# gauge theory

(redirected from*Gauge-invariant*)

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## Gauge theory

The theoretical foundation of the four fundamental forces of nature, the electromagnetic, weak, strong, and gravitational interactions. Gauge symmetry lies at the heart of gauge theory. A gauge symmetry differs from an ordinary symmetry in two important respects:

1. Gauge symmetry is a local symmetry rather than a global symmetry. For a local symmetry, the element of the symmetry group (*G*) that acts on the fields of a theory at a space-time point ( **x** , *t*) depends on the position **x** and time *t*, whereas for a global symmetry a fixed group element acts on fields at different space-time points.

2. A gauge transformation leaves a physical state invariant. Gauge symmetry reflects a redundancy in the variables used to describe a physical state. By contrast, a global symmetry acting on a physical state in general produces a new, distinct physical state. *See* Fundamental interactions, Space-time

The simplest example of a gauge theory is electromagnetism. In classical electrodynamics, gauge invariance reflects the arbitrariness that exists in choosing the potentials **A** ( **x** , *t*) and &phgr;( **x** , *t*) to represent the electric and magnetic fields, **E** and **B** , according to Eqs. (1), where *c* is the speed of light. If &Lgr;( **x** , *t*) is an arbitrary scalar field,

**A**

^{′}and &phgr;

^{′}may equally well be used to represent the electromagnetic fields

**E**and

**B**.

*See*Maxwell's equations, Potentials, Relativistic electrodynamics

In nonrelativistic quantum mechanics, gauge invariance is realized as follows. The Schrödinger equation for a particle with an electromagnetic charge *q* and mass *m* is Eq. (3),

*e*

^{iϕ}with 0 ≤ ϕ < 2&pgr;] because a gauge transformation rotates the phase of the wave function in a space-time–dependent manner and adjusts the potentials

*A*and &phgr; accordingly.

*See*Quantum mechanics, Schrödinger's wave equation, Unitary symmetry

The concept of a gauge theory may be generalized to larger, nonabelian Lie groups, such as *G* = SU(2), SU(3), SU(5), or SO(10). In 1954 C. N. Yang and R. L. Mills suggested gauging the SU(2) isospin symmetry, thus developing the first nonabelian gauge theory, also known as Yang-Mills theory. In 1971 G. `t Hooft demonstrated the renormalizability of nonabelian gauge theory. Nonabelian gauge theory is the foundation of the electroweak and strong interactions. In the electroweak theory, formulated by S. Weinberg and A. Salam in 1967, the gauge group *G* = SU(2)_{L} × U(1)_{Y} is spontaneously broken to U(1)_{Q}, the gauge group of ordinary electromagnetism, by the condensation of a Higgs field. There are four kinds of particles that mediate the gauge interactions, called gauge bosons: two massive charged weak gauge bosons, the *W*^{+} and *W*^{-}, with a mass of 80.4 GeV; a neutral gauge boson, the *Z*, with a mass of 91.2 GeV; and finally a massless photon (γ). The *W*^{±} and the *Z* are responsible for the charged and neutral weak interactions, respectively, and the photon is the gauge particle responsible for the electromagnetic interaction. In quantum chromodynamics (QCD) the symmetry group is SU(3)_{color}, which remains unbroken. There are eight gauge bosons called gluons. Quarks, which come in three colors, carry a color charge, and the quark field forms an SU(3) triplet. *See* Electroweak interaction, Symmetry breaking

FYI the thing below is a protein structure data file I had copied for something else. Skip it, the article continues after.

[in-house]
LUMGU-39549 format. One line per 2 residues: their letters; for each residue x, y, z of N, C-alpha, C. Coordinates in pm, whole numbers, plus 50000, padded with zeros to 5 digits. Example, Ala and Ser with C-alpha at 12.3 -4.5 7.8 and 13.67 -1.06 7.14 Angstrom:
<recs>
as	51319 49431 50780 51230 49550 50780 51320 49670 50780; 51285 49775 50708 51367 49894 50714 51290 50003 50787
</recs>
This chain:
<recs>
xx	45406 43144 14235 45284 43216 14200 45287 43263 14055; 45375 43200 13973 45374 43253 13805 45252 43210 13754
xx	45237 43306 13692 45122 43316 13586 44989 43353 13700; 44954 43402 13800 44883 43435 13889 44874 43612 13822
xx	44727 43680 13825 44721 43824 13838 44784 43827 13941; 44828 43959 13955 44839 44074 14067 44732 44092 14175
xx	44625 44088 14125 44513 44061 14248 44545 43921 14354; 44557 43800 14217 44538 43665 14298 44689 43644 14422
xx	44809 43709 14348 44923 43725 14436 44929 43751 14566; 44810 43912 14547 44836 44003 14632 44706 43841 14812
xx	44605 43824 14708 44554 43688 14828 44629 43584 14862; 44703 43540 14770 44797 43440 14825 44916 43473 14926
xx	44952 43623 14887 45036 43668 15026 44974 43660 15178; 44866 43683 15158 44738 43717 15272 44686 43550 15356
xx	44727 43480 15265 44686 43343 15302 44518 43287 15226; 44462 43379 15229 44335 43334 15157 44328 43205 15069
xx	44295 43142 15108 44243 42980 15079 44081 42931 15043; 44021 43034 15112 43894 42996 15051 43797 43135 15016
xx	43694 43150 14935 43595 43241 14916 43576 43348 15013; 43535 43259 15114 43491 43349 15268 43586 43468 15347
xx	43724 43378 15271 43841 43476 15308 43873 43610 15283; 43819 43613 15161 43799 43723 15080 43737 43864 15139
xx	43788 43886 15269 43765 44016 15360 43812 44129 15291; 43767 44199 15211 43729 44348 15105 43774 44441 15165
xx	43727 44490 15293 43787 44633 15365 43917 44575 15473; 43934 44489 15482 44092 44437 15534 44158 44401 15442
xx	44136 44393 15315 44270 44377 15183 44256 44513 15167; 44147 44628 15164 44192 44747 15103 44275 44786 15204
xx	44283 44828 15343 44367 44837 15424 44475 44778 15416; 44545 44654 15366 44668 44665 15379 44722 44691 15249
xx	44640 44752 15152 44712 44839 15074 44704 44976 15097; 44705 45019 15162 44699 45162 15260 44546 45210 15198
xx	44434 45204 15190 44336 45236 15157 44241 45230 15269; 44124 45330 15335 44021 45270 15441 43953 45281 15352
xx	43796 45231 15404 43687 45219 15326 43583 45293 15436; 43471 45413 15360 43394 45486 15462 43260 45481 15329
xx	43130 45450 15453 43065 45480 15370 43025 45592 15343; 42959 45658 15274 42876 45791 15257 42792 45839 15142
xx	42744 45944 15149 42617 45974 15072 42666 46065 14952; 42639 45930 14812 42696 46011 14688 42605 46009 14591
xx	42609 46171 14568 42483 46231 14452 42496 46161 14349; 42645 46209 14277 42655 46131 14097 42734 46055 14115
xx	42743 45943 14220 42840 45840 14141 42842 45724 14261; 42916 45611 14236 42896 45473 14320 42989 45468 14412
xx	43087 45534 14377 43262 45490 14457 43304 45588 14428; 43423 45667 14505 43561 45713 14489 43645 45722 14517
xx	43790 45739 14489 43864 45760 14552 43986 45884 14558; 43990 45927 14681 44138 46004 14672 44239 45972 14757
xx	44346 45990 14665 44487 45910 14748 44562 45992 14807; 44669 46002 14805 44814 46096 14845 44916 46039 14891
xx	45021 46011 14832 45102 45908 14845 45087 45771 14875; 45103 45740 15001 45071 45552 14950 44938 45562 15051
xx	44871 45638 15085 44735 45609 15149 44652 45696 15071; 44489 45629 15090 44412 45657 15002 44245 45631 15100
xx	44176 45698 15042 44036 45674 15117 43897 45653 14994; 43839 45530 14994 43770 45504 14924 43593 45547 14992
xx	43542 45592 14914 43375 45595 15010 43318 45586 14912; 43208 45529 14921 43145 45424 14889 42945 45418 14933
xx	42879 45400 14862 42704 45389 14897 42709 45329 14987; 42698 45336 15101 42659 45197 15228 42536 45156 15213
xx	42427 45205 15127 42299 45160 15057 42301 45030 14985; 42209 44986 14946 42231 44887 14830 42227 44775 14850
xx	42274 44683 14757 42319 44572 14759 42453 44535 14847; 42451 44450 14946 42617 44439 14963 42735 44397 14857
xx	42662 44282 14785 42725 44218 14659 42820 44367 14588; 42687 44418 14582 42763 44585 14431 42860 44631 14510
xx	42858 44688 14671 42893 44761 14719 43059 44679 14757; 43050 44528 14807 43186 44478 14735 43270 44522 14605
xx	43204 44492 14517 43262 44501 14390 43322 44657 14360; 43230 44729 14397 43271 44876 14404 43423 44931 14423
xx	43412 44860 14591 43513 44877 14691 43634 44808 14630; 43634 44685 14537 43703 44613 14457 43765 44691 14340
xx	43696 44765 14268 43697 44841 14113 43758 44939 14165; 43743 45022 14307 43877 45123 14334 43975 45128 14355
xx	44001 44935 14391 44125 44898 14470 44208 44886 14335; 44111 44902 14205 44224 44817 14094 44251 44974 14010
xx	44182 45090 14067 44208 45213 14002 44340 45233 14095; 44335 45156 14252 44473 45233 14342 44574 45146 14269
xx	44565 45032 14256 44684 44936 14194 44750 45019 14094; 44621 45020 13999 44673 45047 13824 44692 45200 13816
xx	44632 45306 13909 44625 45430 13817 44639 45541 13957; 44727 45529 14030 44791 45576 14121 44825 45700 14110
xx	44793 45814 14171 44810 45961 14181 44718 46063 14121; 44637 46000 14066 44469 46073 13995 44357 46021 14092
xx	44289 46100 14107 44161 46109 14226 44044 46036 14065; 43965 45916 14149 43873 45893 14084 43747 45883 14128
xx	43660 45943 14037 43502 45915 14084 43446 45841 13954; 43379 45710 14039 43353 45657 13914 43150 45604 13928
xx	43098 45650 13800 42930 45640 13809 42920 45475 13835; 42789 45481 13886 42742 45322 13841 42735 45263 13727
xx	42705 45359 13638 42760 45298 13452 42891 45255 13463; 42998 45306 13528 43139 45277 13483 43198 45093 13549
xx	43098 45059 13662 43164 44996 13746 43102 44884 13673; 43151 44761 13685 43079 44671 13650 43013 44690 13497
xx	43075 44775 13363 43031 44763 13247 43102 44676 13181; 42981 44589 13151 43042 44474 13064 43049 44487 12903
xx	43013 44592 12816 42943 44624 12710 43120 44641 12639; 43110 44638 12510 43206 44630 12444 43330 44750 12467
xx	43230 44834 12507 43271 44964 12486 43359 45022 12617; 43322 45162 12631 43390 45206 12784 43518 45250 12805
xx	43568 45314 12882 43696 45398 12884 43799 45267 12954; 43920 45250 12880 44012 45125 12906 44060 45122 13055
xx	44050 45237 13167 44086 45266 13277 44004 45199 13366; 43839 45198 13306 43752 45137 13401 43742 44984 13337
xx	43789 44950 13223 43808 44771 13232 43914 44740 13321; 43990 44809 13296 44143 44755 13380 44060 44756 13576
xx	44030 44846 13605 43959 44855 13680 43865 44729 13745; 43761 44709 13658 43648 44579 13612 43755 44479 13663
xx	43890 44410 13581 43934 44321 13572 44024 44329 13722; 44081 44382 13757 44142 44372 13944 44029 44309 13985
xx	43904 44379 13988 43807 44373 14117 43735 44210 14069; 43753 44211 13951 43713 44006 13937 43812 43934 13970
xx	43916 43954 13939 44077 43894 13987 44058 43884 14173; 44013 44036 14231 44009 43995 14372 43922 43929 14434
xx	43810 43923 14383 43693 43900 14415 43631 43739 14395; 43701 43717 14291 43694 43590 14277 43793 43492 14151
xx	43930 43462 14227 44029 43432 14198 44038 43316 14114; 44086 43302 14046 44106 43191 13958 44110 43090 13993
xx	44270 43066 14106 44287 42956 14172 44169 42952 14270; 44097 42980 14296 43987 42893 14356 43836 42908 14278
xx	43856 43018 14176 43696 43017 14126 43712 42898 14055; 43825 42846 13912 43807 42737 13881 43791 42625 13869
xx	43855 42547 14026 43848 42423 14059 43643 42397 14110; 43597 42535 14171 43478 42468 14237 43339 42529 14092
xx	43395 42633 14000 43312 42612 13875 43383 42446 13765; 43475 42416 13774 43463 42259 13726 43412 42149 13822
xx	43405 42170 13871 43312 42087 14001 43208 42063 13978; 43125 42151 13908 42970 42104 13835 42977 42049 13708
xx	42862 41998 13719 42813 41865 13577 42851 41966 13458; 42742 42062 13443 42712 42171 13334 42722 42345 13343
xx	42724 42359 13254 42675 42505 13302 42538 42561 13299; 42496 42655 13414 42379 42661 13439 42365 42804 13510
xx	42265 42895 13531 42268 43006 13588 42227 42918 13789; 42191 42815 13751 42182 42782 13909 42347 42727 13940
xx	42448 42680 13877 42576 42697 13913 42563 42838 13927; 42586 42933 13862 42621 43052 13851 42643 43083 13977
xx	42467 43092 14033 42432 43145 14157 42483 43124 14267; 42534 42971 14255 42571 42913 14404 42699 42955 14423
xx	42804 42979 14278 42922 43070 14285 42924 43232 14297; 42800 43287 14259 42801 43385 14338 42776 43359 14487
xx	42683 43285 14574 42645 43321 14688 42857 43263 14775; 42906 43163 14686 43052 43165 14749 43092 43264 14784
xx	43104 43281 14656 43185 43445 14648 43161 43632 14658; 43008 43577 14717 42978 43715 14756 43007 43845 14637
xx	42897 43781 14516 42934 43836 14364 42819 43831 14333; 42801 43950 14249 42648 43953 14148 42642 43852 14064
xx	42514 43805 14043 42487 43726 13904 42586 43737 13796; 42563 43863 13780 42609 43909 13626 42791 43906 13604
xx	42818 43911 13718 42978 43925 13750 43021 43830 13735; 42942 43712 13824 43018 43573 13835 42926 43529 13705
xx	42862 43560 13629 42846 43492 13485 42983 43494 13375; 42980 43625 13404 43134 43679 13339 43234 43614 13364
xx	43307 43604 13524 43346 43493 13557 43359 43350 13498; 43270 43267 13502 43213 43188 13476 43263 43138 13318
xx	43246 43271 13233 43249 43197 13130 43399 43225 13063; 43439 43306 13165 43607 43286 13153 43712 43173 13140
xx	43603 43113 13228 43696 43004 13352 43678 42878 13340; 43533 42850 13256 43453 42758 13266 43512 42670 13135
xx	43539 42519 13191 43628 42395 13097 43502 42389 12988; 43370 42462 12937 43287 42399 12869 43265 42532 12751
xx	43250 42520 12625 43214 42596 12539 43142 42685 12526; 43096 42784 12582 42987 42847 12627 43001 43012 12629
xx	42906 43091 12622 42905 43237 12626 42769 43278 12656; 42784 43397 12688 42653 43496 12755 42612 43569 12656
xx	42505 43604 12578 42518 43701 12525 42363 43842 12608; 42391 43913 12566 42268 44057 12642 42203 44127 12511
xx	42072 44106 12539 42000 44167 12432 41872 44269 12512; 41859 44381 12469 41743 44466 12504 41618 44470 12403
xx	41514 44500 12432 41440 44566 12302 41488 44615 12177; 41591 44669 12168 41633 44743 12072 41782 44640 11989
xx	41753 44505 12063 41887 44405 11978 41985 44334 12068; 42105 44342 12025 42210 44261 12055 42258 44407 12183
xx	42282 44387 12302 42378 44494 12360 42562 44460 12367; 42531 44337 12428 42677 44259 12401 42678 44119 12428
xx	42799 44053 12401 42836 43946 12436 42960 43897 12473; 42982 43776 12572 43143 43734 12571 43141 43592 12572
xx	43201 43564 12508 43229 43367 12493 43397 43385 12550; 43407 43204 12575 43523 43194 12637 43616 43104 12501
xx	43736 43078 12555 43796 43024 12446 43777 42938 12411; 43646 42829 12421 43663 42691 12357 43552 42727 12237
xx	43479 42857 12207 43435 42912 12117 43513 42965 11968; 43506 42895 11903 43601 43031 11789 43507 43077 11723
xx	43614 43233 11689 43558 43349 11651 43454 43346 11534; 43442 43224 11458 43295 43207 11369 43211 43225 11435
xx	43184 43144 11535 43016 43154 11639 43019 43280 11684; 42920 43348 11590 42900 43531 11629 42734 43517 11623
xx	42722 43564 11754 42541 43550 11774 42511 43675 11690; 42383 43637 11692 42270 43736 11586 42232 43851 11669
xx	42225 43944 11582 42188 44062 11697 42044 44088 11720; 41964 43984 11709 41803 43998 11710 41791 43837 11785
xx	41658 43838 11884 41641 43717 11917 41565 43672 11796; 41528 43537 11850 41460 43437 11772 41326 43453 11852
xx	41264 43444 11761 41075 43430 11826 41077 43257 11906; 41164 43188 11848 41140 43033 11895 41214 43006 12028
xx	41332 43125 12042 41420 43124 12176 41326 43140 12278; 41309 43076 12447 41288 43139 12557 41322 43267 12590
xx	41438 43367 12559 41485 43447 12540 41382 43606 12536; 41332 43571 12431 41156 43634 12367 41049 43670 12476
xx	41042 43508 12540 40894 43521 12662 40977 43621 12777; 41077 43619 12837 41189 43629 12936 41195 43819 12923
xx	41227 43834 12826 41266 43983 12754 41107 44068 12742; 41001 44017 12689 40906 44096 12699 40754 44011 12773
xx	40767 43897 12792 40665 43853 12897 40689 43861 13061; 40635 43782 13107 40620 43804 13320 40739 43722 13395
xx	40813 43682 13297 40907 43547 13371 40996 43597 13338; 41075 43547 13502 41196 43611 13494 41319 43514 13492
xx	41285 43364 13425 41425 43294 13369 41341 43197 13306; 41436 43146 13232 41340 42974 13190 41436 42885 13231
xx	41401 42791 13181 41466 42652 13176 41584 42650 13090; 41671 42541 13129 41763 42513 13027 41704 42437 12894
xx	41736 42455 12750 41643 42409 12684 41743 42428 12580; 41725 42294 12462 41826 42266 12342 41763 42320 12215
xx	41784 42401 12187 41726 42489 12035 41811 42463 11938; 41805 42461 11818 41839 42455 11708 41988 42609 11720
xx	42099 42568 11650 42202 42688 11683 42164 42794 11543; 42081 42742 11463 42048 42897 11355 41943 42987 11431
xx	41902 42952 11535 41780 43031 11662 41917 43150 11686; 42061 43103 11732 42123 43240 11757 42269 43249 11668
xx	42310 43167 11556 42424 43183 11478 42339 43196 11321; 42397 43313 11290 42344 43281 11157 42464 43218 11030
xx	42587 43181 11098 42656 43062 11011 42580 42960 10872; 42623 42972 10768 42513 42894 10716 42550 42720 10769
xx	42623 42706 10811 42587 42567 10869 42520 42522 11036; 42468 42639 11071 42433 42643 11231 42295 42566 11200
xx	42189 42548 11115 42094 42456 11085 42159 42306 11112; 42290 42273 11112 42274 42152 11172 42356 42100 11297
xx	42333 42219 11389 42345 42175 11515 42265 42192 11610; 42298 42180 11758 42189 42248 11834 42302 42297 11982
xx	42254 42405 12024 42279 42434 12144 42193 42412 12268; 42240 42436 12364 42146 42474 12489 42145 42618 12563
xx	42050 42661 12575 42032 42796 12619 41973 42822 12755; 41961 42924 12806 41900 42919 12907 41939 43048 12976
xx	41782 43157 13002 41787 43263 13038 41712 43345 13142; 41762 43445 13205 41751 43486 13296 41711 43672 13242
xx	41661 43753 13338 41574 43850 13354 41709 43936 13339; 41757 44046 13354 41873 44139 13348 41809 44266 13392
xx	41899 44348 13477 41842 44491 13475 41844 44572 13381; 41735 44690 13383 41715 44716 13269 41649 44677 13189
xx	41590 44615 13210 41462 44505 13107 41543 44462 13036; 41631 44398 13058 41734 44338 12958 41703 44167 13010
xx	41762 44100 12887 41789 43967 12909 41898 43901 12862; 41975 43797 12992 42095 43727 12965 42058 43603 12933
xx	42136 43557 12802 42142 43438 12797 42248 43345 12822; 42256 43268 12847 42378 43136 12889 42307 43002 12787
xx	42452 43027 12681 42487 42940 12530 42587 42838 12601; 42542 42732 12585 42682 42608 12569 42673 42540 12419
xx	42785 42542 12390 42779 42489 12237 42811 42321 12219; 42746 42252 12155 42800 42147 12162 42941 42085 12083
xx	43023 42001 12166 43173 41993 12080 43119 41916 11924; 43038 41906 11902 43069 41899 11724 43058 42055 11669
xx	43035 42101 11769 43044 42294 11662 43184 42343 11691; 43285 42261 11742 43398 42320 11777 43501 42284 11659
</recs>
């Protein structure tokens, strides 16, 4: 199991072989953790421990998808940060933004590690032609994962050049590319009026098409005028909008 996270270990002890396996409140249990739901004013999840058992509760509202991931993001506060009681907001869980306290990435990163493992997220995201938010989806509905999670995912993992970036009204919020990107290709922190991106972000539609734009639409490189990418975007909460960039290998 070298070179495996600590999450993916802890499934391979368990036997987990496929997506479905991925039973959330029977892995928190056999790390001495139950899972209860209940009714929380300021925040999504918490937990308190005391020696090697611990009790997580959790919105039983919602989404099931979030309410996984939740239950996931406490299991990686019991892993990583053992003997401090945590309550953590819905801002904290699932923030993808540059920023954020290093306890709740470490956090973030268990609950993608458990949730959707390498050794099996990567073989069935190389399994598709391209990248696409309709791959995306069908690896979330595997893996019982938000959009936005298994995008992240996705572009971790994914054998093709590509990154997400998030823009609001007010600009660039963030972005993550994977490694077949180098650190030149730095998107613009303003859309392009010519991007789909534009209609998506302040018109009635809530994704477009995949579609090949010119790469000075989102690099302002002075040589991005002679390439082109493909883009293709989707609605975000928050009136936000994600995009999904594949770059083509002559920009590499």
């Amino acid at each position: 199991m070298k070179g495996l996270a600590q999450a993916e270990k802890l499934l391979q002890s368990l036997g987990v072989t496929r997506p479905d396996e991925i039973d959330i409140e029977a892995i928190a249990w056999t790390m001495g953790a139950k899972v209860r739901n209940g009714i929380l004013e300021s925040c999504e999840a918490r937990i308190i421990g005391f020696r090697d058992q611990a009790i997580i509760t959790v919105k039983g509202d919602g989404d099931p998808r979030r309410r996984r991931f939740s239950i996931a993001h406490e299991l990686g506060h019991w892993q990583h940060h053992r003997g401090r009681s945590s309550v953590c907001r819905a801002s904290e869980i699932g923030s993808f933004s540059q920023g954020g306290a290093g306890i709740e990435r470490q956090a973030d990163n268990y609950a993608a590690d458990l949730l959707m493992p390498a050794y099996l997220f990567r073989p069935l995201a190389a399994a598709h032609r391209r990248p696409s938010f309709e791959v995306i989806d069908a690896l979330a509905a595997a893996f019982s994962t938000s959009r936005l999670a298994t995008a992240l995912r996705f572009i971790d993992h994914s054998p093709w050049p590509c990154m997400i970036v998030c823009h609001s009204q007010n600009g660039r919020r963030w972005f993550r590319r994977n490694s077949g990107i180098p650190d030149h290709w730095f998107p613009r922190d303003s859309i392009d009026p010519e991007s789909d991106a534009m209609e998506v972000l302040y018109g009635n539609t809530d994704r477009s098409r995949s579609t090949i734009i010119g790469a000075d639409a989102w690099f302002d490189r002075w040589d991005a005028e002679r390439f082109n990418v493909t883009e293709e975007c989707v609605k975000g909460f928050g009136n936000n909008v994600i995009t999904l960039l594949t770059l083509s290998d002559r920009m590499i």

One remarkable property of quantum chromodynamics is that color charge is antiscreened rather than screened, a feature arising from the nonabelian character of the gauge symmetry. This situation is opposite to that in QED. Consequently, as shorter distance scales are probed, the coupling constant α_{QCD} decreases, so that at very short distances QCD approaches a free (noninteracting) field theory. This feature, pointed out in 1973 by D. Gross and F. Wilczek and by H. D. Politzer, is known as asymptotic freedom. Although on large scales QCD is a strongly coupled theory, at very small scales, which may be probed by scattering at very high energies, the constituents of hadrons (quarks and gluons) behave almost as if they were free particles, originally called partons. Similarly, at larger distances scales α_{QCD} becomes larger, and perturbation theory breaks down. This increase in the coupling constant at large distances leads to a phenomenon known as confinement, which prevents colored objects (such as quarks or gluons) from being isolated. *See* Gluons, Quantum chromodynamics, Quarks